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Field trials with automated moth monitoring in three different habitats of Denmark

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Traditionally moth monitoring is done with light traps, where the moths are attracted to a light source. These traditional methods are very time consuming and challenging to scale in time and space. However, there is a need to make more efforts in getting data more efficiently to evaluate spatial, temporal and taxonomic aspects of moth population trends. Automated monitoring using cameras is a new approach that enables study of insects in greater spatial and temporal dimension. In this work we have recorded images of insects and moths from three different locations in Denmark in the season 2022 with habitats of nature covering bog, heather and forest in a summer period of four months. Time-lapse and motion based images were recorded during night with four traps on each location with a total of 12 Automated Moth Traps (The Aarhus AMT). The images were analysed with a deep learning pipeline to identify the moths and count the number of observed species. We have collected experience with the new automated method in relation to effort and challenges of recording image data. Finally we have analysed the observed occurrence of moths in relation to habitats and weather conditions during the monitoring period.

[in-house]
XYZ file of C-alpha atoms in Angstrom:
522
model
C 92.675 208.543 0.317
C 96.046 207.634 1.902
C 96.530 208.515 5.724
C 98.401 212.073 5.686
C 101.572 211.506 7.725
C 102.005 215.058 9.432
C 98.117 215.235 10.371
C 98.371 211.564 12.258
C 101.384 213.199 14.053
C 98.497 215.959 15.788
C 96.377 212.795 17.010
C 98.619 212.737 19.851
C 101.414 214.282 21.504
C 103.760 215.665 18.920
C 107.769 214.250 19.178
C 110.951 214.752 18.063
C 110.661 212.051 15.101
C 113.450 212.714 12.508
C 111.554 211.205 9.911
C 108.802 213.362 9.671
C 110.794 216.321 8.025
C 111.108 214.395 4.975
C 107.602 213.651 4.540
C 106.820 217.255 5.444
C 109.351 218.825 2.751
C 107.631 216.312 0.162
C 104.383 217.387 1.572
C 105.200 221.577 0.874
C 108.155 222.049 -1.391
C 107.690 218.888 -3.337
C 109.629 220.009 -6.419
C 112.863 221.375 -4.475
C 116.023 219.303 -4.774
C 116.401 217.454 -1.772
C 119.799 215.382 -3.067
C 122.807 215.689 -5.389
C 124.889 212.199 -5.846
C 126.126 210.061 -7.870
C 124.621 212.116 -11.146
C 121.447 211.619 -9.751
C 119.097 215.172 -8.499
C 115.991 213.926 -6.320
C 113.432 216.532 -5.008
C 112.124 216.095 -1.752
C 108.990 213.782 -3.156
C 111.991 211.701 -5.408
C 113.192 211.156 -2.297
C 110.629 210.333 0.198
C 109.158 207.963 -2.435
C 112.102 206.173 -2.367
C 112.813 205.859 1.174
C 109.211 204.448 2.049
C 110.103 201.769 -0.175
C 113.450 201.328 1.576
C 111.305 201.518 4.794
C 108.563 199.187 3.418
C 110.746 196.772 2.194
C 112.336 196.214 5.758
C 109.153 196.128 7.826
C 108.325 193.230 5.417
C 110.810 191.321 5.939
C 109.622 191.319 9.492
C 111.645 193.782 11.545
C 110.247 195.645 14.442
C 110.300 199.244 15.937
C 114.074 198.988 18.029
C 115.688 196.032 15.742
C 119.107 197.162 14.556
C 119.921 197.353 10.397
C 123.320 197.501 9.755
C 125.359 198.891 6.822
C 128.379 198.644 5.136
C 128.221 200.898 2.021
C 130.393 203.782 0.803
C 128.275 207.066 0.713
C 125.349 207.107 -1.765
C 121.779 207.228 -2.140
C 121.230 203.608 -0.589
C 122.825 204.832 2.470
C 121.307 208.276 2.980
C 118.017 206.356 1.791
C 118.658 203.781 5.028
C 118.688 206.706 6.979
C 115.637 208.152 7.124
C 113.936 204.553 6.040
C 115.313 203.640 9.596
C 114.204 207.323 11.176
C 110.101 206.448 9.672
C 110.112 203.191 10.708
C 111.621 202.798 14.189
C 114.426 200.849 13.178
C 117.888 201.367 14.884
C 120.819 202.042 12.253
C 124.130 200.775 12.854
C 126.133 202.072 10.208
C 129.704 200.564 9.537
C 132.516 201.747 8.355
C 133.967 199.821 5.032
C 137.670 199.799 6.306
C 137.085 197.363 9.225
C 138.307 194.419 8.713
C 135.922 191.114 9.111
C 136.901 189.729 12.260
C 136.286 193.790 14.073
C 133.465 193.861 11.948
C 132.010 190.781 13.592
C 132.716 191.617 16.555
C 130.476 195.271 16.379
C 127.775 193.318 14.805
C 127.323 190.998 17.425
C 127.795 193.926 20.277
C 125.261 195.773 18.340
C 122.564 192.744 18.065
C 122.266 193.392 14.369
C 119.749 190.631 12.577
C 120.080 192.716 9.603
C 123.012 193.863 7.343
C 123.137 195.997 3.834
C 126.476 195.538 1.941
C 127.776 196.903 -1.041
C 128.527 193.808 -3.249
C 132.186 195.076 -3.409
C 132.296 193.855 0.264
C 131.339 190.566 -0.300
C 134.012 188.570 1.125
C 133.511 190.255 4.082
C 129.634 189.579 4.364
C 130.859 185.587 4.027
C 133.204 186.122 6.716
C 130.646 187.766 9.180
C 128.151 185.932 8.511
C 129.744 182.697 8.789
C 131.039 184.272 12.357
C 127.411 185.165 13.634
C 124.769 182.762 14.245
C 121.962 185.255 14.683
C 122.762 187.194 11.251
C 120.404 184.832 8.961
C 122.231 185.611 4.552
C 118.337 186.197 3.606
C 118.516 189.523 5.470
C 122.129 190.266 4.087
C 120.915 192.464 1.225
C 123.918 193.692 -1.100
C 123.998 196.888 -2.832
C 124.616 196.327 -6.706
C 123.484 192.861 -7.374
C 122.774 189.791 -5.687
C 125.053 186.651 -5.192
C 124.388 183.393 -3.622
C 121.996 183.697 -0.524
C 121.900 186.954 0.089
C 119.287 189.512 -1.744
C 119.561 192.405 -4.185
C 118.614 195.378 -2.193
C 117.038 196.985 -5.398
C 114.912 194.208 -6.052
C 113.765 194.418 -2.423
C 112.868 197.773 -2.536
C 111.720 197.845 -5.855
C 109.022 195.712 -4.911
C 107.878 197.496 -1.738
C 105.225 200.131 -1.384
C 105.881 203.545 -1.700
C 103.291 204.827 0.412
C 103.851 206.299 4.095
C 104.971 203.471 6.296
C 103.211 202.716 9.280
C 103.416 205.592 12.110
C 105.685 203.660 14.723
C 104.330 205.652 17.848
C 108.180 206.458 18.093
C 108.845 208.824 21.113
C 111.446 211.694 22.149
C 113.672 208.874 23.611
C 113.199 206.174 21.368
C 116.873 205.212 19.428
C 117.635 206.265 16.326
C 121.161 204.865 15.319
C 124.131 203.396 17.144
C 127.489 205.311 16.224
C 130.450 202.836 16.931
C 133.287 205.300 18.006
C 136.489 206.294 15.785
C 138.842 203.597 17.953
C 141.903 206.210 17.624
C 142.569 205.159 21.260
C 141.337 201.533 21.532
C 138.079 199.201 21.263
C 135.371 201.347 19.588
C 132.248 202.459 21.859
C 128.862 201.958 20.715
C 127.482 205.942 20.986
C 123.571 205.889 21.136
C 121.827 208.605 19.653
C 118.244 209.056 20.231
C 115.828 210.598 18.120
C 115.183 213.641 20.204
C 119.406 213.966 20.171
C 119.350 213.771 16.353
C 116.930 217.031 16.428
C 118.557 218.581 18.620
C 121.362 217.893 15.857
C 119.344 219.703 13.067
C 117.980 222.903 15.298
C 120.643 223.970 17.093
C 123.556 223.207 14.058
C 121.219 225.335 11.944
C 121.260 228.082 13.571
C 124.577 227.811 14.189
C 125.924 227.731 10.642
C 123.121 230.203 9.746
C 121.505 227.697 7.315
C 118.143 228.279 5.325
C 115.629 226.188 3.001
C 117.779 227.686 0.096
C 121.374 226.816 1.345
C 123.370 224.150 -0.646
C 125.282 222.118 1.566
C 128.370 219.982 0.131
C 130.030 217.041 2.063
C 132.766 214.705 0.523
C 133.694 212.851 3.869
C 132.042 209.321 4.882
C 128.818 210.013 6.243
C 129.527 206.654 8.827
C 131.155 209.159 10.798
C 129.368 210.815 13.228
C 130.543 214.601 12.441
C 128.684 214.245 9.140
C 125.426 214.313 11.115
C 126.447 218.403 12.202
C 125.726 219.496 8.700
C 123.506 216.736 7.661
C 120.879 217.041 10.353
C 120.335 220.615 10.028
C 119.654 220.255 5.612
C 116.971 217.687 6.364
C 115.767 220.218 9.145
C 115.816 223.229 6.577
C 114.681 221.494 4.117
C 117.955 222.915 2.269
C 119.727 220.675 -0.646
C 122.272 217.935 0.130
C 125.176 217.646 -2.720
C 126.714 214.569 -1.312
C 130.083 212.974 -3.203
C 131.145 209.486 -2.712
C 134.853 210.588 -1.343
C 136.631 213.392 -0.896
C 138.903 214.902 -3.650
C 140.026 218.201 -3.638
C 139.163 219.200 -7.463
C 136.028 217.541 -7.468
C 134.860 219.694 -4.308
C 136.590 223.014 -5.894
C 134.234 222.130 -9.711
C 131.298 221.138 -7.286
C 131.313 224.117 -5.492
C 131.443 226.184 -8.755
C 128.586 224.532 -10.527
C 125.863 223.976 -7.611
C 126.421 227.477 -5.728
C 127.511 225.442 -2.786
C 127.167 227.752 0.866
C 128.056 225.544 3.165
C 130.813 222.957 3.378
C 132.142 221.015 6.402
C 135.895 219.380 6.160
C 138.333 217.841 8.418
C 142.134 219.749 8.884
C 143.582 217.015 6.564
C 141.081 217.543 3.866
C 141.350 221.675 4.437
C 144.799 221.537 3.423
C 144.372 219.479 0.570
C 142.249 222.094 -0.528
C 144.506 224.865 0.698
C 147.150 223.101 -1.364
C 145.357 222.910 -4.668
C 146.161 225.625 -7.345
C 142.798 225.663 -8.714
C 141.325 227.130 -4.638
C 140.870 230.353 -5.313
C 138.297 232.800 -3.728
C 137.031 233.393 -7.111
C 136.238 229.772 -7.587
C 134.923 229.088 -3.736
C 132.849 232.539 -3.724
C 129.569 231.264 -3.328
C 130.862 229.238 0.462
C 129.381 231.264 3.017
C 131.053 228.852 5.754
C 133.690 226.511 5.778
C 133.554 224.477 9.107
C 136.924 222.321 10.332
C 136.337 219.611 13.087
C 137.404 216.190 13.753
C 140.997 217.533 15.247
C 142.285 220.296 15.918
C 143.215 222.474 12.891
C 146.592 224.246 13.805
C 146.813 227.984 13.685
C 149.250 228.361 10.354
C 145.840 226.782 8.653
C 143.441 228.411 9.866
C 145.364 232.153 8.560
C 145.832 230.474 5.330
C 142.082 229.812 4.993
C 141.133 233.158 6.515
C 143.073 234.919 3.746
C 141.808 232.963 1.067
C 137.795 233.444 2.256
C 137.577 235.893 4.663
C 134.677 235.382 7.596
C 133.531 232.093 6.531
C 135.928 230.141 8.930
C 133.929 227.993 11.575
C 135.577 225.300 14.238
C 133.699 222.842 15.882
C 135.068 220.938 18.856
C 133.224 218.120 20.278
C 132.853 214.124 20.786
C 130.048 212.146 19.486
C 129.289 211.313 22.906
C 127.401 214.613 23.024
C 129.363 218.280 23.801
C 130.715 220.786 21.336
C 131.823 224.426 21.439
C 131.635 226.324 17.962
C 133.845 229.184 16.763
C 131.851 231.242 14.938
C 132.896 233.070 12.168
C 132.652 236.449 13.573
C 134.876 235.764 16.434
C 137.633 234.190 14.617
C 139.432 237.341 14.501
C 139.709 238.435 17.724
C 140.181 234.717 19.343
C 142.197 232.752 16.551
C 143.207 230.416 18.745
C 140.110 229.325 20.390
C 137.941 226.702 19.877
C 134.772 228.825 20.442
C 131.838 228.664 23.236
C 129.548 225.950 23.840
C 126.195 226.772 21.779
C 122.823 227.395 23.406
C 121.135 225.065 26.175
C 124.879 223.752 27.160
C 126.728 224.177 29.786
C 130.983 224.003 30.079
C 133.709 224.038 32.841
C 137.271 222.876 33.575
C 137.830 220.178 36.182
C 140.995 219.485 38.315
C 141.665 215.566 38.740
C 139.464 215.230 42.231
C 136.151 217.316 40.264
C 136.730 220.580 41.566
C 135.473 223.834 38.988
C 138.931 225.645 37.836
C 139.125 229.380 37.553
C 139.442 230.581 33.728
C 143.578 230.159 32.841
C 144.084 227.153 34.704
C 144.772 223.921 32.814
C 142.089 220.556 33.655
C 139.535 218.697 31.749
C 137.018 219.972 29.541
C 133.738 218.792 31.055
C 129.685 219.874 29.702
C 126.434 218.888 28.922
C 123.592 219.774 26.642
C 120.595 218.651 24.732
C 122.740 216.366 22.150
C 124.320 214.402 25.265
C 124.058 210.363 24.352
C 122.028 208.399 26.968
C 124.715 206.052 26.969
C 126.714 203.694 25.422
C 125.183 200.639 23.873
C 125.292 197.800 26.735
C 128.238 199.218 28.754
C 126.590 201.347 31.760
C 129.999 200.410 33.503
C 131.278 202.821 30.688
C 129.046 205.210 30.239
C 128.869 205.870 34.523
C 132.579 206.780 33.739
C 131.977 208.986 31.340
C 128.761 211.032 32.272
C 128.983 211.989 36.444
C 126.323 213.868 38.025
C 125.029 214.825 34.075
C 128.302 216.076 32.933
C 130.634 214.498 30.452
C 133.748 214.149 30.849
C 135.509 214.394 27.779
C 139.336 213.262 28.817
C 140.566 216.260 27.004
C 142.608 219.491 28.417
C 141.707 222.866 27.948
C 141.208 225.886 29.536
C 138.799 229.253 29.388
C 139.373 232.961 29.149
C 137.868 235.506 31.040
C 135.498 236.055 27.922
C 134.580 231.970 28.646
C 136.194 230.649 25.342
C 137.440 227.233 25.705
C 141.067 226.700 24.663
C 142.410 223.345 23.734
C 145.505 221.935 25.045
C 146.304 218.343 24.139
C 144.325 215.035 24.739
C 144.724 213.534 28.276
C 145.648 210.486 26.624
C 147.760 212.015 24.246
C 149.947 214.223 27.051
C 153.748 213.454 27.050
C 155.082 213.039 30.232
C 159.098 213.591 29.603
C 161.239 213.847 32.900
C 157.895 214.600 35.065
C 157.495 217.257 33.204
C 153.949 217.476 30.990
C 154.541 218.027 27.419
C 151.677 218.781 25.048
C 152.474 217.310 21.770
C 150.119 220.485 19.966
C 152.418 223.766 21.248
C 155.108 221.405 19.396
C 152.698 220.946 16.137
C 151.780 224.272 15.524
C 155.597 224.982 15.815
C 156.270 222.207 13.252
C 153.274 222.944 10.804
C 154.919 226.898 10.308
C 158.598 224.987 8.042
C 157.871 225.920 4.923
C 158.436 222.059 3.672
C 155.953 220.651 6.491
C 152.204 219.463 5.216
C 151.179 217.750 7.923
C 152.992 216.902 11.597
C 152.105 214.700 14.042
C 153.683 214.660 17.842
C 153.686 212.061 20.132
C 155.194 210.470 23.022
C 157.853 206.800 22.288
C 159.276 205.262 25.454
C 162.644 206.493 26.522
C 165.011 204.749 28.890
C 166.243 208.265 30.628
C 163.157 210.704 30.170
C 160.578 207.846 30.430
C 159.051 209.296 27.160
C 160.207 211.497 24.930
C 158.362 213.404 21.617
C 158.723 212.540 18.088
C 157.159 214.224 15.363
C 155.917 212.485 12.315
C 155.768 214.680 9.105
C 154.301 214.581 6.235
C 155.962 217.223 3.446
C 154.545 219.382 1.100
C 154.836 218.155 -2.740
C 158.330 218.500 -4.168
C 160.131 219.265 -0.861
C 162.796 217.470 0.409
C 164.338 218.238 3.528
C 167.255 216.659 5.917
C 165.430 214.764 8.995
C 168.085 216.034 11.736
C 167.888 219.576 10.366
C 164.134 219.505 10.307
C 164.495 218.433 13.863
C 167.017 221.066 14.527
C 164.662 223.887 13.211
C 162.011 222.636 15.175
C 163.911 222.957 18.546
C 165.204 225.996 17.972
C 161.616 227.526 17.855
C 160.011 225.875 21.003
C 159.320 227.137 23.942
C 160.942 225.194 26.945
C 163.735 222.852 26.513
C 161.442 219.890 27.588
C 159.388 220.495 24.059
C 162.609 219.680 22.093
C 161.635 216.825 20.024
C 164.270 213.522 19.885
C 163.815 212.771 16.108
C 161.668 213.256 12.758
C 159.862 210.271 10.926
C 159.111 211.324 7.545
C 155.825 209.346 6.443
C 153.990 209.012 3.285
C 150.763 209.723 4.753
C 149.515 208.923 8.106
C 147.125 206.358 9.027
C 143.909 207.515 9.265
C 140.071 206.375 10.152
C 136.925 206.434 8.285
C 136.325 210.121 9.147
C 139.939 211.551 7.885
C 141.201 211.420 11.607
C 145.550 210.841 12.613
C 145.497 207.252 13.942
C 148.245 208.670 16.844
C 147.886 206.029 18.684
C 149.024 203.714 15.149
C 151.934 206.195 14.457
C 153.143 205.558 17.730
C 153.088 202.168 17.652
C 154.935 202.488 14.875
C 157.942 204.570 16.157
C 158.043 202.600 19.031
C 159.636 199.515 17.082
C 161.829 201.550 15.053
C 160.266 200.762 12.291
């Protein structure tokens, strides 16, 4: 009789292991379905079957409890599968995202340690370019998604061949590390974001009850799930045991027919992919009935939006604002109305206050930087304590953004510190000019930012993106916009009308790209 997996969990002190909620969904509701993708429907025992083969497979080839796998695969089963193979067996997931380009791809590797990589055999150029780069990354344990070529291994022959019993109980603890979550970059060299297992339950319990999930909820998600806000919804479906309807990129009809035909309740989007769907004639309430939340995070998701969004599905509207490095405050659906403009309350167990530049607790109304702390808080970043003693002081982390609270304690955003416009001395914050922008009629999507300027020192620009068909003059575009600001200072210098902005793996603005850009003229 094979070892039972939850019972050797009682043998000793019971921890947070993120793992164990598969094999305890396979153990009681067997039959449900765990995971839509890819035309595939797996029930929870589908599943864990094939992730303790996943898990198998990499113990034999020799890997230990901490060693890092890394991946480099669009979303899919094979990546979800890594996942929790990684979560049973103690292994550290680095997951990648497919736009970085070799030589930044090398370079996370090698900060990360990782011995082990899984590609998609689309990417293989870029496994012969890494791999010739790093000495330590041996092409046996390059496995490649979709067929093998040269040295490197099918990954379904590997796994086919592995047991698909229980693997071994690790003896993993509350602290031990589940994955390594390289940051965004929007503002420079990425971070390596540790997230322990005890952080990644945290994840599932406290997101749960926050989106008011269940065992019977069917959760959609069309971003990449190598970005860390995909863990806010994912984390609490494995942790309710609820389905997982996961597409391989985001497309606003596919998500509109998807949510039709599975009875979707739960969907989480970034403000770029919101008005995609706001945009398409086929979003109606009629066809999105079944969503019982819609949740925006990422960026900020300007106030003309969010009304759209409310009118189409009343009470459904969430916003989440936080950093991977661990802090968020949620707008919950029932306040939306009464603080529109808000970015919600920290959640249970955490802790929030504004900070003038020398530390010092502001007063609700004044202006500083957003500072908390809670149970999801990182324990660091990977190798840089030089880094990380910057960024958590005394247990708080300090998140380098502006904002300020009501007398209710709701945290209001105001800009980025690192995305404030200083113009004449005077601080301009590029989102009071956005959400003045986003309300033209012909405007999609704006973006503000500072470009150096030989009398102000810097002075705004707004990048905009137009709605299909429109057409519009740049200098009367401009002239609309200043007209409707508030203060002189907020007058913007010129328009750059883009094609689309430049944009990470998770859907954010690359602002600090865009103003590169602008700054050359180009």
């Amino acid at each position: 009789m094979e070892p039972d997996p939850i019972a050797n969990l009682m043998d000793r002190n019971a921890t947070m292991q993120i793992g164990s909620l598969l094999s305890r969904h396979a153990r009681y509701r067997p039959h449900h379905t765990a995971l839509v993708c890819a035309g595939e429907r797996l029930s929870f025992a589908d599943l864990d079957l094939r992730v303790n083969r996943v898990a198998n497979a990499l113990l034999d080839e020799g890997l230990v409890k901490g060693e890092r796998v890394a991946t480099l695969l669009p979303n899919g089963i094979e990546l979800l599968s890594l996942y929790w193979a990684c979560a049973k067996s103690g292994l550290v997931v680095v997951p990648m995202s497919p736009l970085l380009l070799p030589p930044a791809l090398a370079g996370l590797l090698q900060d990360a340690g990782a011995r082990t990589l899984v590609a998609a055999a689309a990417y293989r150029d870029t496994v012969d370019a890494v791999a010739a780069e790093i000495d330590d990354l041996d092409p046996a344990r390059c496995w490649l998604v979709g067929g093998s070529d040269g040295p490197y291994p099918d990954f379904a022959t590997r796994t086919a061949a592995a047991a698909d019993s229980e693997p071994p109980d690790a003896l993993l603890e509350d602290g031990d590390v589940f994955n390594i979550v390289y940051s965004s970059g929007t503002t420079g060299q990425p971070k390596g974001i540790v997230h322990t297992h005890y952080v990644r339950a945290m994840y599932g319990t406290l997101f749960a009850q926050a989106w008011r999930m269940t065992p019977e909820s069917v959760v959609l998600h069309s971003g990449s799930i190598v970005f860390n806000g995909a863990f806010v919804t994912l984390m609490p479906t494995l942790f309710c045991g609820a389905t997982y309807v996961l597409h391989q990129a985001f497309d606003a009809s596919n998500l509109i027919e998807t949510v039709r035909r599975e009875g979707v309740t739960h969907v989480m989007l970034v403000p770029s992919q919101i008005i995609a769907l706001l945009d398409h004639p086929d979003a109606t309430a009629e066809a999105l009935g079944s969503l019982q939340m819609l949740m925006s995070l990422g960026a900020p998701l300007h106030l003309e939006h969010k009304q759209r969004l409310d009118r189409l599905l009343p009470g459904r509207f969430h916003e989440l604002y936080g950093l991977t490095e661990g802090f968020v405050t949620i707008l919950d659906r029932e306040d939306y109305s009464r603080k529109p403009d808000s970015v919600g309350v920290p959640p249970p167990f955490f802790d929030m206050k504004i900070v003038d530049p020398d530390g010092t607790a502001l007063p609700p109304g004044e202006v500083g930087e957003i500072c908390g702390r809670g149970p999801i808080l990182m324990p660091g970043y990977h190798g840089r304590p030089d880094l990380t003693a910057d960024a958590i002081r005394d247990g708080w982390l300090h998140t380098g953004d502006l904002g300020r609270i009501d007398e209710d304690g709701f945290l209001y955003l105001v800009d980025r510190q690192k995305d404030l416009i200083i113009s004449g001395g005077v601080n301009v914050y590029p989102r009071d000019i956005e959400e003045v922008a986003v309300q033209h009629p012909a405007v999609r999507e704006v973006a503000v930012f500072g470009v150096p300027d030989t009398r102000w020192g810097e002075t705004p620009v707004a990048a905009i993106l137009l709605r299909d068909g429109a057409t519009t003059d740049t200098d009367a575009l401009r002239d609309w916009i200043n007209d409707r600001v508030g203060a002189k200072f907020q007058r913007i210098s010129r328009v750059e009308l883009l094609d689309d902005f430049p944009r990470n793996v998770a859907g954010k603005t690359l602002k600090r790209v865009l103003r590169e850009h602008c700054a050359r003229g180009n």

Original languageEnglish
Publication year15 Mar 2023
Publication statusPublished - 15 Mar 2023
Event2023 Butterfly Conservation Symposium - Wyboston Conference Centre, Bedfordshire , United Kingdom
Duration: 13 Apr 202316 Apr 2023


Conference2023 Butterfly Conservation Symposium
LocationWyboston Conference Centre
CountryUnited Kingdom
Internet address

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